This redrawn electoral map defies common sense – 17 Jan 2011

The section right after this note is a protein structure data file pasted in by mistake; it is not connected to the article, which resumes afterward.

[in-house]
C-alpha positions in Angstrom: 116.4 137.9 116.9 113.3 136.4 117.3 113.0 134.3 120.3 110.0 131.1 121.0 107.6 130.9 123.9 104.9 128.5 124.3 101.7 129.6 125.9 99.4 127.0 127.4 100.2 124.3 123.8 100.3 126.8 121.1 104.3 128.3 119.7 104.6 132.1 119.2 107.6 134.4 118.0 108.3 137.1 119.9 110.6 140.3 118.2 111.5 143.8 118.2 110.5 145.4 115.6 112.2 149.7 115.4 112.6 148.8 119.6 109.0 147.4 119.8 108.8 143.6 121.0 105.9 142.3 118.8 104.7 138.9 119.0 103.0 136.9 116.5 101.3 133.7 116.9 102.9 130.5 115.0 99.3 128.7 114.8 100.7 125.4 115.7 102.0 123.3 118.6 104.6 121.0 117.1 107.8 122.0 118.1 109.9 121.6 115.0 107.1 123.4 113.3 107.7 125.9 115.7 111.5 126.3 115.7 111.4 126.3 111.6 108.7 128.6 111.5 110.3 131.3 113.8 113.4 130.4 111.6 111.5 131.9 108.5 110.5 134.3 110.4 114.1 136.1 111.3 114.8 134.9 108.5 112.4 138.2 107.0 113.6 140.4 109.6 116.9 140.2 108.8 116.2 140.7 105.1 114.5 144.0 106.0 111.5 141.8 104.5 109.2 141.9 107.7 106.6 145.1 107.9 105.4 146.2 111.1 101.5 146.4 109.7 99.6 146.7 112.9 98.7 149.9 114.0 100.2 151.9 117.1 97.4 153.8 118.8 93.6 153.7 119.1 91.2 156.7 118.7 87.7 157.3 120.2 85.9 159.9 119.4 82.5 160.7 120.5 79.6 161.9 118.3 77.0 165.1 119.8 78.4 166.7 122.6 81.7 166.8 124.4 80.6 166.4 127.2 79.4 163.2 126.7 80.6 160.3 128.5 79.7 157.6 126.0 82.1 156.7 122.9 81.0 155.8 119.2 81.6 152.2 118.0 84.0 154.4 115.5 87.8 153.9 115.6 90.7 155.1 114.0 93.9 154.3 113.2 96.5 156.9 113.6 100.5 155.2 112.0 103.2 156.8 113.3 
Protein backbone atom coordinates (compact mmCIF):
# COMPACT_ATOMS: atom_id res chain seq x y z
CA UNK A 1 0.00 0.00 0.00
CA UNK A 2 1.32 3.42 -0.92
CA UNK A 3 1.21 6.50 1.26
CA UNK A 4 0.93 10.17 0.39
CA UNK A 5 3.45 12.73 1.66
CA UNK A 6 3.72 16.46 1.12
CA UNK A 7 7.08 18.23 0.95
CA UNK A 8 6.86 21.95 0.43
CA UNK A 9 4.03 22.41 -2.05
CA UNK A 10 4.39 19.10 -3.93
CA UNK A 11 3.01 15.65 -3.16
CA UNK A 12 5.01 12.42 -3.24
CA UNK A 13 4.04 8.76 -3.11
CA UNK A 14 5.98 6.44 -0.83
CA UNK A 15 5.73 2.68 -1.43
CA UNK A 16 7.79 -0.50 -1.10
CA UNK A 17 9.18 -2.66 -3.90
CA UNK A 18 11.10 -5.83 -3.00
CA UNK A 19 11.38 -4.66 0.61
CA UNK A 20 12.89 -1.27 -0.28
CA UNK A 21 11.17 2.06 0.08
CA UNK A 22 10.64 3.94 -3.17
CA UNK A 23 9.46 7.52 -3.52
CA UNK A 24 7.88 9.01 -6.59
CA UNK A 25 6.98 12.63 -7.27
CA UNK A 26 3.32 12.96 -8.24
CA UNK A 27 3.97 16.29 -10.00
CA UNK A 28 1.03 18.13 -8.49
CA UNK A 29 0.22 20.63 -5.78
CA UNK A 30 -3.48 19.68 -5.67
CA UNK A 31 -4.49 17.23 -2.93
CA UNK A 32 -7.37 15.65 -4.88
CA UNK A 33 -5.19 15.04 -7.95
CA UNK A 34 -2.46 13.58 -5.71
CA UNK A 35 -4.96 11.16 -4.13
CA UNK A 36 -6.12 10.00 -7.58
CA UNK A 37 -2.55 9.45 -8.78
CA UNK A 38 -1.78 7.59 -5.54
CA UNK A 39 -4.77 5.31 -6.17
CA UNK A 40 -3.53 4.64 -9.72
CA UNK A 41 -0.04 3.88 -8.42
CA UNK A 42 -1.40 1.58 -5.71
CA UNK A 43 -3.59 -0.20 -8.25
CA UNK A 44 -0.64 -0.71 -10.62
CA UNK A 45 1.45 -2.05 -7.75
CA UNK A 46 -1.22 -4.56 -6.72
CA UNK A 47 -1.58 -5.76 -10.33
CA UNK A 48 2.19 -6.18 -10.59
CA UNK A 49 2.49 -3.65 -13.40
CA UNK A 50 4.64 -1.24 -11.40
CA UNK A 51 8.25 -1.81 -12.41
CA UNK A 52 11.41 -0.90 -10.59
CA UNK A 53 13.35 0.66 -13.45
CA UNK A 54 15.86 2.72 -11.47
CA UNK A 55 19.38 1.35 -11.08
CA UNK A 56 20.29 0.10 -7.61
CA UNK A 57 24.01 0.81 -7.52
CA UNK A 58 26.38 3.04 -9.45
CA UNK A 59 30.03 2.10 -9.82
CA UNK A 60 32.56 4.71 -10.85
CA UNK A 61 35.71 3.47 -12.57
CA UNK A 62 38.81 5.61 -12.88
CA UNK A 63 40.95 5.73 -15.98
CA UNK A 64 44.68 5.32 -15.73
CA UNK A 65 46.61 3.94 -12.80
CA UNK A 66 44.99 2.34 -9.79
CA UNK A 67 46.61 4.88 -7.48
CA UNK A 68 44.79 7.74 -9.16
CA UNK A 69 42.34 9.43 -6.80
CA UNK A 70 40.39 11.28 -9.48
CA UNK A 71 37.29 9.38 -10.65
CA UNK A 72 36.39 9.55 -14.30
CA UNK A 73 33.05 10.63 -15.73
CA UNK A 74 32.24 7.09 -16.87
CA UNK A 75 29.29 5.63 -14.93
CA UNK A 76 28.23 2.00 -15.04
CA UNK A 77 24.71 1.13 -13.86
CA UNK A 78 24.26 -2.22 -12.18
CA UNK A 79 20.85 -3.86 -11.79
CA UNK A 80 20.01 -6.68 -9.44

A bill that would reduce the number of MPs and change constituency boundaries deserves a good going-over in the Lords The government really only has itself to blame for the problems its parliamentary voting system and constituencies bill has been encountering in the House of Lords. As its name suggests, the bill combines two separate enterprises and provides both for a referendum on changing the voting system to the alternative vote and measures to “reduce and equalise” the number of MPs. The problem is that the AV referendum is legislatively pretty straightforward and – once the Conservatives had signed up to it in the coalition agreement – not very controversial. But the idea of reducing the number of MPs from 650 to 600 and rewriting the rules by which parliamentary constituencies are drawn up is legislatively complicated and deeply controversial. Yoking together a simple, time-sensitive measure like the referendum and a complicated proposal like the boundary changes was asking for trouble. The “reduce and equalise” policy deserves intense scrutiny. The all-party political and constitutional reform select committee expressed its “regret that it is being pushed through parliament in a manner that limits both legislative and external scrutiny of its impact”: “While we agree there may be a case for reducing the number of MPs from 650 to 600, the government has singularly failed to make it. We recommend the government assesses and, if possible, mitigate through amendments, the likely impact of the wholesale redrawing of constituency boundaries on grassroots politics.” In terms of reducing numbers of MPs, the government has plucked a number from the air rather than starting with an assessment of what MPs do and how many of them are needed to do it. The workload of MPs within Westminster has gone up considerably over the years, particularly since the select committee system was created in 1979. There are now 467 places on the committees that run the business of the house and scrutinise the executive. Particularly if the number of ministers and PPS posts remains the same, there will be fewer people to hold the government to account.MPs also work harder than ever in their constituencies. In the 1960s MPs received about 15 letters a week; now it is 300, plus huge numbers of emails. By September, newly elected MPs were saying they had already received 20,000 emails to their parliamentary address. The standard of constituency service that electors expect has gone up steadily, and the evidence shows that MPs who have good reputations for constituency work do well electorally (such as Grant Shapps, Tim Farron and Gisela Stuart). The number of people they represent has gone up steadily – from 55,000 electors in 1950 to...

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